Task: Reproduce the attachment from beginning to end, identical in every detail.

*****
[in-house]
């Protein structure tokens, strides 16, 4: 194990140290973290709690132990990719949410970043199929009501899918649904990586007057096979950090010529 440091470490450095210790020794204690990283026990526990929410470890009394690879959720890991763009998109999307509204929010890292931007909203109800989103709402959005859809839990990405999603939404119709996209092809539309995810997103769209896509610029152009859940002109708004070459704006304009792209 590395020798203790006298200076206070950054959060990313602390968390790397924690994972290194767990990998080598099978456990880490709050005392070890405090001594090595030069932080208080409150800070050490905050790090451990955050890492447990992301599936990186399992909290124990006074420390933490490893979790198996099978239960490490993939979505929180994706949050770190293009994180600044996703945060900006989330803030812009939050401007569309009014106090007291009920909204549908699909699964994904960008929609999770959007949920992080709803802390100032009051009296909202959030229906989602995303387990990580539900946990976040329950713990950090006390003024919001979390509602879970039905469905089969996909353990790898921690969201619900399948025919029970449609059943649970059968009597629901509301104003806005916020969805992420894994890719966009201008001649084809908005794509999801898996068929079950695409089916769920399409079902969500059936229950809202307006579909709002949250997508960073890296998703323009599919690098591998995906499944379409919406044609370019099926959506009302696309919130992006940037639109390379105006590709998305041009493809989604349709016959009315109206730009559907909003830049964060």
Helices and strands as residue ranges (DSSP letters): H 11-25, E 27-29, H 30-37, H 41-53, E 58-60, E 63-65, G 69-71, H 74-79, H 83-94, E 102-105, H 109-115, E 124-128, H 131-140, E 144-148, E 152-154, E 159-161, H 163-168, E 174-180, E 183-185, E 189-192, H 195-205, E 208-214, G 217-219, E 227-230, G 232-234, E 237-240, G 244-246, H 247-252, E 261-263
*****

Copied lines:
[in-house]
């Protein structure tokens, strides 16, 4: 194990140290973290709690132990990719949410970043199929009501899918649904990586007057096979950090010529 440091470490450095210790020794204690990283026990526990929410470890009394690879959720890991763009998109999307509204929010890292931007909203109800989103709402959005859809839990990405999603939404119709996209092809539309995810997103769209896509610029152009859940002109708004070459704006304009792209 590395020798203790006298200076206070950054959060990313602390968390790397924690994972290194767990990998080598099978456990880490709050005392070890405090001594090595030069932080208080409150800070050490905050790090451990955050890492447990992301599936990186399992909290124990006074420390933490490893979790198996099978239960490490993939979505929180994706949050770190293009994180600044996703945060900006989330803030812009939050401007569309009014106090007291009920909204549908699909699964994904960008929609999770959007949920992080709803802390100032009051009296909202959030229906989602995303387990990580539900946990976040329950713990950090006390003024919001979390509602879970039905469905089969996909353990790898921690969201619900399948025919029970449609059943649970059968009597629901509301104003806005916020969805992420894994890719966009201008001649084809908005794509999801898996068929079950695409089916769920399409079902969500059936229950809202307006579909709002949250997508960073890296998703323009599919690098591998995906499944379409919406044609370019099926959506009302696309919130992006940037639109390379105006590709998305041009493809989604349709016959009315109206730009559907909003830049964060």
Helices and strands as residue ranges (DSSP letters): H 11-25, E 27-29, H 30-37, H 41-53, E 58-60, E 63-65, G 69-71, H 74-79, H 83-94, E 102-105, H 109-115, E 124-128, H 131-140, E 144-148, E 152-154, E 159-161, H 163-168, E 174-180, E 183-185, E 189-192, H 195-205, E 208-214, G 217-219, E 227-230, G 232-234, E 237-240, G 244-246, H 247-252, E 261-263